When I cut up fresh vegetables, I put the ends and remnants into a gallon Ziploc bag in the freezer. Vegetables I use (ends, peels, skins, seeds, salad leftovers, etc.) – carrots, onions, garlic, tomatoes, spinach, broccoli, mushrooms, cabbage, beet greens, beets, chard, chives, green pepper, celery, zucchini, jalapenos, other peppers, leeks, potatoes… you get the idea! This becomes the mix for the broth.
When the bag is full, it is ready to make into broth. On a cold day, or when I need broth, I pull out a bag and dump it in a deep pot. Then I add a gallon or two of water or apple juice, spices (depending on what the broth will be used for), and let it boil for an hour or two. Since this is for chicken noodle soup, I use the same spices that are called for in the brine – rosemary, sage, thyme, and then add garlic, salt, and pepper. I add crushed red pepper flakes, sometimes, to help fight colds. Don’t add the red pepper flakes if you have any hot peppers in your broth mix… the seeds will add enough heat!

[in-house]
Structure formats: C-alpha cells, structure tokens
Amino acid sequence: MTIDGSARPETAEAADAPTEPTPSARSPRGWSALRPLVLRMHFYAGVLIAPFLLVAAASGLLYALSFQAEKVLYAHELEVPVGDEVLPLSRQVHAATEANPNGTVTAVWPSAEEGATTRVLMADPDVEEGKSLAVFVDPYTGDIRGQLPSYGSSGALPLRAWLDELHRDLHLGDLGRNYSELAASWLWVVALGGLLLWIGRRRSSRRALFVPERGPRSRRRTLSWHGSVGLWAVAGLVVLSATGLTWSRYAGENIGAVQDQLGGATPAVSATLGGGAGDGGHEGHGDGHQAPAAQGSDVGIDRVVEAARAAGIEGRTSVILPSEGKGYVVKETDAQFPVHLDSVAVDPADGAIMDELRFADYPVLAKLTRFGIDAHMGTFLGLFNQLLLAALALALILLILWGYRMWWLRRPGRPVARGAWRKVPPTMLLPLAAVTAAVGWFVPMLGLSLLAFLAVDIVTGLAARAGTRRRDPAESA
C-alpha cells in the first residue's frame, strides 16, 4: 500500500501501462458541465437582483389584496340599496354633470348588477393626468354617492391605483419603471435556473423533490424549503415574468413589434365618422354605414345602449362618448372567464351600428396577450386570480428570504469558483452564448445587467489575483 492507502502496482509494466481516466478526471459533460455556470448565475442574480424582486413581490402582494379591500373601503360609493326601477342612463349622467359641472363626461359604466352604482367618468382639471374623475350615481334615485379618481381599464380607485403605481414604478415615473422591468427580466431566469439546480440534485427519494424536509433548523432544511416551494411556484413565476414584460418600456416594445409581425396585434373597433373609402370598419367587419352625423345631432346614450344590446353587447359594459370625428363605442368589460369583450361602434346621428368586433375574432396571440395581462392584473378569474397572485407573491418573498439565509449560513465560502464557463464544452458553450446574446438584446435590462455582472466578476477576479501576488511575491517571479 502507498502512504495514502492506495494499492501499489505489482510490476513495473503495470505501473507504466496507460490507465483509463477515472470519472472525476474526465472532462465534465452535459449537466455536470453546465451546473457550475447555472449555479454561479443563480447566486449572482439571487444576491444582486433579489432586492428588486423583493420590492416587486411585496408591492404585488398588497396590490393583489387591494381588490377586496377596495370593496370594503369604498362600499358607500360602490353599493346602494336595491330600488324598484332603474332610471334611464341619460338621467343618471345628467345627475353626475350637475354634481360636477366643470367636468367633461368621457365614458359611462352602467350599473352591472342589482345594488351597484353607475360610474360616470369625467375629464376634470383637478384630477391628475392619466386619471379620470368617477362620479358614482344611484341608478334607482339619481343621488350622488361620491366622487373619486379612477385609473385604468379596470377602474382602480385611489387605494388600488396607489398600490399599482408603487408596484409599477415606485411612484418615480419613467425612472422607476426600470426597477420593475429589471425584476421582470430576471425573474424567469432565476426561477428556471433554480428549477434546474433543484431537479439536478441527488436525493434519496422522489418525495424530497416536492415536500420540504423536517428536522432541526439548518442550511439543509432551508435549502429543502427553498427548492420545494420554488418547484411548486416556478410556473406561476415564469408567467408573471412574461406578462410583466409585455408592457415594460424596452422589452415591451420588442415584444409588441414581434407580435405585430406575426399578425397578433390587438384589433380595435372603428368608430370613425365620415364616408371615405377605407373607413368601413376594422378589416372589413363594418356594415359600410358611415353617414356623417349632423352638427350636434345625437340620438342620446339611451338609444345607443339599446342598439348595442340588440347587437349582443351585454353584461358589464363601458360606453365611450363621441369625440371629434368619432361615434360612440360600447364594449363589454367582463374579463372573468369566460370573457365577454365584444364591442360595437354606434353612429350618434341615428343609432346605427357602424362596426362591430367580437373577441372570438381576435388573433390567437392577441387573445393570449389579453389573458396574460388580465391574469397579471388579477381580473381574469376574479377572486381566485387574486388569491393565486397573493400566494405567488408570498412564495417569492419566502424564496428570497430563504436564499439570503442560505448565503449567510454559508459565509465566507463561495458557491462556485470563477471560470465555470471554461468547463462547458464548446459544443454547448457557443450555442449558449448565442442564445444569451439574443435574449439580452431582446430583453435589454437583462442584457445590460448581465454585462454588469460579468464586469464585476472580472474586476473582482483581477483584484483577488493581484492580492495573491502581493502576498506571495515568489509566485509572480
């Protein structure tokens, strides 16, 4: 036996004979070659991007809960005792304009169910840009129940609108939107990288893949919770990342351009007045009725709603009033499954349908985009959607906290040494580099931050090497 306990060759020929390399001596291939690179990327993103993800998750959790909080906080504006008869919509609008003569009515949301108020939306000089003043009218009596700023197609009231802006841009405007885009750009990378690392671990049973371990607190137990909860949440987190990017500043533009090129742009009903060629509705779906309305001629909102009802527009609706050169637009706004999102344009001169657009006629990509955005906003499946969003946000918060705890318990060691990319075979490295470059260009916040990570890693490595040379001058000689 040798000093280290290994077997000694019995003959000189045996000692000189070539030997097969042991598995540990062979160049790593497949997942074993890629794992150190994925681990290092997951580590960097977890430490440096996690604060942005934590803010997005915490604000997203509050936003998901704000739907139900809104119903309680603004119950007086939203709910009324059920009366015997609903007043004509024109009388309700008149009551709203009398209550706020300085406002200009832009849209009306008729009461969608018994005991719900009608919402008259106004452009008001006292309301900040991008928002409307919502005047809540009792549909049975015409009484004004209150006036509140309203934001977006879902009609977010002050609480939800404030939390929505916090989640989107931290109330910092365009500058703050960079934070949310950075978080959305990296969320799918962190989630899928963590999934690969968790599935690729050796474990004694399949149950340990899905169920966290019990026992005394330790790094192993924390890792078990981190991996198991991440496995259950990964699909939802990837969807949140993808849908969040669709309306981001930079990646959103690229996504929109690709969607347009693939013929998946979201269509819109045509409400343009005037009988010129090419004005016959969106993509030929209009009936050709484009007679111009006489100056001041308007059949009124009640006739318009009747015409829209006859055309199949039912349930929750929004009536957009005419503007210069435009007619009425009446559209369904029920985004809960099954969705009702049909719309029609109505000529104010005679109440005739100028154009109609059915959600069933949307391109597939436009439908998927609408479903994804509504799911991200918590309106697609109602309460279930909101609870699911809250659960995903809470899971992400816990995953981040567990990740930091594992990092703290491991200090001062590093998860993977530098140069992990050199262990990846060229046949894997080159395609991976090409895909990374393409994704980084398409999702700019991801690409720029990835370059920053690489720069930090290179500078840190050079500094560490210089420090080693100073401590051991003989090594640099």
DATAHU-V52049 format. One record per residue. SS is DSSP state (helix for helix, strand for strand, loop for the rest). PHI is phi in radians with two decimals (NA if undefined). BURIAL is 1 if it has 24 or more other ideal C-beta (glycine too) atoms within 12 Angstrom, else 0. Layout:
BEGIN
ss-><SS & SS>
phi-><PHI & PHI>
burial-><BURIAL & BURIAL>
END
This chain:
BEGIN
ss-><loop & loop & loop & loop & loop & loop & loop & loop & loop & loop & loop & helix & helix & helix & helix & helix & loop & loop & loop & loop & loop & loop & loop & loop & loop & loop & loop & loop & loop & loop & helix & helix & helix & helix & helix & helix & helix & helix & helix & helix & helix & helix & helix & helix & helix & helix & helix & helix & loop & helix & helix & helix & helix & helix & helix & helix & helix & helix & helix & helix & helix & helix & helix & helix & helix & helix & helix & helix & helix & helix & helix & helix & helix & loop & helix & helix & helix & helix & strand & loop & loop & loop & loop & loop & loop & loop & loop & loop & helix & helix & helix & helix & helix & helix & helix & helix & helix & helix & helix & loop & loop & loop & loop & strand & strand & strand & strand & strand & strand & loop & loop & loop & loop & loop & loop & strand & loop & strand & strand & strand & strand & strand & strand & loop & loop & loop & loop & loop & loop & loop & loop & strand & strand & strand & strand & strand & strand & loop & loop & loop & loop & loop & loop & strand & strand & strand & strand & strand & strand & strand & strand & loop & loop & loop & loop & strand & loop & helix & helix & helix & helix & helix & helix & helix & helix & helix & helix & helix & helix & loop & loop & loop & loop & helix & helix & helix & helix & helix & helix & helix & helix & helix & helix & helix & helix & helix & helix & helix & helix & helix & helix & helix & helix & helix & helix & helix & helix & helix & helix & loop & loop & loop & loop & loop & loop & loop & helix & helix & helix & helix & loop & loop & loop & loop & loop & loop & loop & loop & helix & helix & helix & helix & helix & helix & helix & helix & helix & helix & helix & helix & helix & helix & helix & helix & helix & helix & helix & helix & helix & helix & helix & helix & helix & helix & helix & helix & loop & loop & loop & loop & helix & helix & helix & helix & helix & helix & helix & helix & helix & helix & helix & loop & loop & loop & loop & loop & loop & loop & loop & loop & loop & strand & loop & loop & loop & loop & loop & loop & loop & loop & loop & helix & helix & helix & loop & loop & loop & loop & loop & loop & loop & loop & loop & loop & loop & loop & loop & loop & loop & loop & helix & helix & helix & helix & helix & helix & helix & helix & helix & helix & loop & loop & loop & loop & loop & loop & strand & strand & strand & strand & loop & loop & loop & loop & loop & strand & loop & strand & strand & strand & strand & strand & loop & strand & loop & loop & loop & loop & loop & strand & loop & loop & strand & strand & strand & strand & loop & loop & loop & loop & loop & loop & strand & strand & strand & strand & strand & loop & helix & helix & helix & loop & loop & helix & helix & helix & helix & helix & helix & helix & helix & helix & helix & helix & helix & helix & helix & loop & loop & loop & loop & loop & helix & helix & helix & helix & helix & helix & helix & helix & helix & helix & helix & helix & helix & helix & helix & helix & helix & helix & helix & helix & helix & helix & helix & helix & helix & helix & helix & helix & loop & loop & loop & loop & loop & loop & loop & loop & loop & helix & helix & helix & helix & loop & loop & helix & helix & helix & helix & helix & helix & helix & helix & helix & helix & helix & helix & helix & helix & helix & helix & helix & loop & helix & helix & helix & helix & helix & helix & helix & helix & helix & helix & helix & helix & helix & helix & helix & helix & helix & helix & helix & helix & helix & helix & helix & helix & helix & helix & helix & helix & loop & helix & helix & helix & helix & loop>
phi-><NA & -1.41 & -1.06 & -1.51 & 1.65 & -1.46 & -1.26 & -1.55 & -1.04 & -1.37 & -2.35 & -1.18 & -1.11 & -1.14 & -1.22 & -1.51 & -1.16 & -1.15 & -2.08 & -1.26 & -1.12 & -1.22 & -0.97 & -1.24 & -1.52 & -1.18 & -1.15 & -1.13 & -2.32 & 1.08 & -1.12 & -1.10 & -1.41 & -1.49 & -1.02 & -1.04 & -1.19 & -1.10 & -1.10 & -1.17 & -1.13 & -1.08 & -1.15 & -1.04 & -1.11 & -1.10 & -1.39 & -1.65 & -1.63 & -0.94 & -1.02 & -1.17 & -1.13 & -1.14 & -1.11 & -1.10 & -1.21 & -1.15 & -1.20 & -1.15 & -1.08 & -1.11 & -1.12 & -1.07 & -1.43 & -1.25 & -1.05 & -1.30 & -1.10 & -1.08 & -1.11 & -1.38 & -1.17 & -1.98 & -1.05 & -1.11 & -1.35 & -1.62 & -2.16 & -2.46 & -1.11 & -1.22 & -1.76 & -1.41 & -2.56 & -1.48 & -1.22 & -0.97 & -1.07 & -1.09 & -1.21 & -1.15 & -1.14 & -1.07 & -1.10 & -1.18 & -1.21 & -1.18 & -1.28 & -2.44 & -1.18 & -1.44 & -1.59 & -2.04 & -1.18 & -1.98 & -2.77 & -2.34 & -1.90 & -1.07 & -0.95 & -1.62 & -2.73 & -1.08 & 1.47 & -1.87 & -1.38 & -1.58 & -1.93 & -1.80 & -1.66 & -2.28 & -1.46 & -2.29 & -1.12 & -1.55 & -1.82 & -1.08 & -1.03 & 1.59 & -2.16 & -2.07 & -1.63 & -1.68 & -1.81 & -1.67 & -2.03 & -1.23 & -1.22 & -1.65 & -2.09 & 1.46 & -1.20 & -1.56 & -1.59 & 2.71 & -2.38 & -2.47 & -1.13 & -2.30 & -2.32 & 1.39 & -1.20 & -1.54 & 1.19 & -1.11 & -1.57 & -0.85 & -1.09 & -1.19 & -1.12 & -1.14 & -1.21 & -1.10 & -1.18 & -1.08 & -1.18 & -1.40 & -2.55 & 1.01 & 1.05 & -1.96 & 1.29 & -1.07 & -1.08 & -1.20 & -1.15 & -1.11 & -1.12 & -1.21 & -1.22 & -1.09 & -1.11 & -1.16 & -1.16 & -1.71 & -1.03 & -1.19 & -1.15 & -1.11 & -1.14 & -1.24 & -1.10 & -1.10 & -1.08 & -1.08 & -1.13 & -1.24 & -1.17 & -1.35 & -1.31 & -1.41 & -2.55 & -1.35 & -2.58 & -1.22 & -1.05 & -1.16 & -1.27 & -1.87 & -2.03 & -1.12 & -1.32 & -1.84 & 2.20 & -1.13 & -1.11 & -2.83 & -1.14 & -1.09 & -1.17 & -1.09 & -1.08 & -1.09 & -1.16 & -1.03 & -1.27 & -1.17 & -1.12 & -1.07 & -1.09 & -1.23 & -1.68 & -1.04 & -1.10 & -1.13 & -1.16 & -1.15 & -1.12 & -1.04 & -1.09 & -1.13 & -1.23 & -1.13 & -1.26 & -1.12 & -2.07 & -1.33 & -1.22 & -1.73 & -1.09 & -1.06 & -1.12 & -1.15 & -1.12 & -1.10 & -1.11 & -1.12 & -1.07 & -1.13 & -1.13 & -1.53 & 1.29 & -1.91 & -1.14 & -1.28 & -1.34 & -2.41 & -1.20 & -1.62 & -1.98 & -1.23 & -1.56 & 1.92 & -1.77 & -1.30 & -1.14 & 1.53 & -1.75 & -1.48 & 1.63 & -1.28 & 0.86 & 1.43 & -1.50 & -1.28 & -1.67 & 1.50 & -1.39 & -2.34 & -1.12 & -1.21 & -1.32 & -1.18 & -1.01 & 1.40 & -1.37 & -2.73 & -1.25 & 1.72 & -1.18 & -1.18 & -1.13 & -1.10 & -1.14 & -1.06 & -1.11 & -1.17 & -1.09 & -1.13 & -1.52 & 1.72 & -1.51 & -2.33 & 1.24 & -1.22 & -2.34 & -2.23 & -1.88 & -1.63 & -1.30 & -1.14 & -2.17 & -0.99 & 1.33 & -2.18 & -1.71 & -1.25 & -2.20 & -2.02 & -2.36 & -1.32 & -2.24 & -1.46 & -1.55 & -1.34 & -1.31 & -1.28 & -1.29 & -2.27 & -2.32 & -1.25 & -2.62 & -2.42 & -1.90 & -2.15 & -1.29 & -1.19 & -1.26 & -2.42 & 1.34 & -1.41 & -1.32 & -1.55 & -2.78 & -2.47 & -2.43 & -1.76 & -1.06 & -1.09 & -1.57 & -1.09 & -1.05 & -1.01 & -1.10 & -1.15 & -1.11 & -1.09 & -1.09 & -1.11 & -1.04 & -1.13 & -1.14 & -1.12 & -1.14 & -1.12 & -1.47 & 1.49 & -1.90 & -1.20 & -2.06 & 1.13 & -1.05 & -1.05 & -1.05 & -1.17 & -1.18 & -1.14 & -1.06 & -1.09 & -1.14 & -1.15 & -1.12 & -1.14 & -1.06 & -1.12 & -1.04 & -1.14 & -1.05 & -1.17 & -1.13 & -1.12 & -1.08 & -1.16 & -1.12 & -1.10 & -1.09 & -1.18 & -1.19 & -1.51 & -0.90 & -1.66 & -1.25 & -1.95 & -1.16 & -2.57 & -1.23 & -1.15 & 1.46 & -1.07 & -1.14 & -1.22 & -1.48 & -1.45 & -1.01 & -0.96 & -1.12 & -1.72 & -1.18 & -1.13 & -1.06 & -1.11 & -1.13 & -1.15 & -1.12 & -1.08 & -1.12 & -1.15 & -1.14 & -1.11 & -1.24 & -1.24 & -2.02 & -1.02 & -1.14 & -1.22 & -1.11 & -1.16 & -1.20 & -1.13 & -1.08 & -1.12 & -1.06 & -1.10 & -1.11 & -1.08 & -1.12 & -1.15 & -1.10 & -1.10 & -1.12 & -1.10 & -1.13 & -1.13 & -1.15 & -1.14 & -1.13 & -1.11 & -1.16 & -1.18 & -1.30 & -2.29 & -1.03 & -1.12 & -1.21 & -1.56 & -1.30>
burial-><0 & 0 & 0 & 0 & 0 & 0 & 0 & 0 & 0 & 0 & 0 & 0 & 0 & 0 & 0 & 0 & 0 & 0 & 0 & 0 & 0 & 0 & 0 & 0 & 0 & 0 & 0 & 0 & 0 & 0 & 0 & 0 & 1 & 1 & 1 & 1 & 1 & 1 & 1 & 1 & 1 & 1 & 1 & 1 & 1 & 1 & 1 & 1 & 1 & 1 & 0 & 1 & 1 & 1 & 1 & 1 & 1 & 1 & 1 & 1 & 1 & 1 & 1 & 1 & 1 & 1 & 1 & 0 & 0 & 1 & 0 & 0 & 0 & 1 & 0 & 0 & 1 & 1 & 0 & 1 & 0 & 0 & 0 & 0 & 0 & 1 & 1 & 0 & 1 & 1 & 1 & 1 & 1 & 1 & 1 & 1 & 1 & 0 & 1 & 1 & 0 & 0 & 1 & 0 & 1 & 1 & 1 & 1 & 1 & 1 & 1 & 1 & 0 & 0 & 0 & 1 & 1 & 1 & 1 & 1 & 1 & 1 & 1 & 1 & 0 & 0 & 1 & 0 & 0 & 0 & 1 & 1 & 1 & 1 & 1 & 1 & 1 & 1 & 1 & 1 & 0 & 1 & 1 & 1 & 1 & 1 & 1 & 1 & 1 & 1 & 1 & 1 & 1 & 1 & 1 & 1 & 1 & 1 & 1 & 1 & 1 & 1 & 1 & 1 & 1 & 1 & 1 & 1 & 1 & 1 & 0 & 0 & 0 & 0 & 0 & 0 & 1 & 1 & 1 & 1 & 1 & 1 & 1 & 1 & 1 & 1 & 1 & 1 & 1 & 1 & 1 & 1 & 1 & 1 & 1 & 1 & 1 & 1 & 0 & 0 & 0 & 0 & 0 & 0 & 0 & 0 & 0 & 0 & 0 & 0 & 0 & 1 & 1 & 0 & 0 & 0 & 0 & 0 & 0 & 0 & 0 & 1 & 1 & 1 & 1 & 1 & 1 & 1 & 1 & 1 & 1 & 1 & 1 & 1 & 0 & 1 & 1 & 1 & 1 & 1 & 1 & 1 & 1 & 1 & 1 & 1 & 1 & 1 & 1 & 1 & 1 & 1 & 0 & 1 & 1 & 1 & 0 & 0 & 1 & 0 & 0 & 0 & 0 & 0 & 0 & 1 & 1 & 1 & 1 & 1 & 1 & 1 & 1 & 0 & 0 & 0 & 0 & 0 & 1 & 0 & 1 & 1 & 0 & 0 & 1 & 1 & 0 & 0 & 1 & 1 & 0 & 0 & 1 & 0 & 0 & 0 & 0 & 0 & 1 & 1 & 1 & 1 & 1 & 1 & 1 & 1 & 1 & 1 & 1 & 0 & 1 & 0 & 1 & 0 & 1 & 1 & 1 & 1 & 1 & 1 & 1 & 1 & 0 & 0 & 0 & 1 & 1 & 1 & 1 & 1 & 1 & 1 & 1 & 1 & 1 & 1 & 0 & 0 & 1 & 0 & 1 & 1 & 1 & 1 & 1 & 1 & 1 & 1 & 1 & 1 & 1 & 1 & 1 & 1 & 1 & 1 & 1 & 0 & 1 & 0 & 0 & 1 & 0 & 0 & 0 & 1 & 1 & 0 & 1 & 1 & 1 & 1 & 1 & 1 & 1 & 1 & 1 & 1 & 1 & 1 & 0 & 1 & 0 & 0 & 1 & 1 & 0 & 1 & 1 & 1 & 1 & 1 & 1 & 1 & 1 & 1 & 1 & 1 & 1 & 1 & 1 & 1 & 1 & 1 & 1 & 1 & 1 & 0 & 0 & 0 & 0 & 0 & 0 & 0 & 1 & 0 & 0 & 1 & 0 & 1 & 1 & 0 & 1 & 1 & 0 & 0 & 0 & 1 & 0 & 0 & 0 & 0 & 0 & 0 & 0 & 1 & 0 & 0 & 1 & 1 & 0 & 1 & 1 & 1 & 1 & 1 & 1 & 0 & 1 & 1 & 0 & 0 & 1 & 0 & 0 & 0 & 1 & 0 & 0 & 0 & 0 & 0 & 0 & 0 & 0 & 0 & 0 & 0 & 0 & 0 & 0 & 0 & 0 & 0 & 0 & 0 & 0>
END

When the vegetables are all soft, strain them out of the broth and throw them on your compost pile. Let the broth cool and dump into gallon Ziploc bags and store in the freezer. Save a gallon for the brine. You don’t have to let it cool if you are going to make the brine immediately. ♫
This method does not guarantee that you will have the same flavored broth each time. The bonus is that it is all fresh (when it was frozen) and you control what get put in. If you want to be able to make the same flavor of broth each time, separate the vegetables into their own quart-size Ziploc and then put them into a gallon size bag – be sure to label so you know it’s broth mix. Measure how much of each vegetable you add in and write it down… now you have your own recipe for broth you like.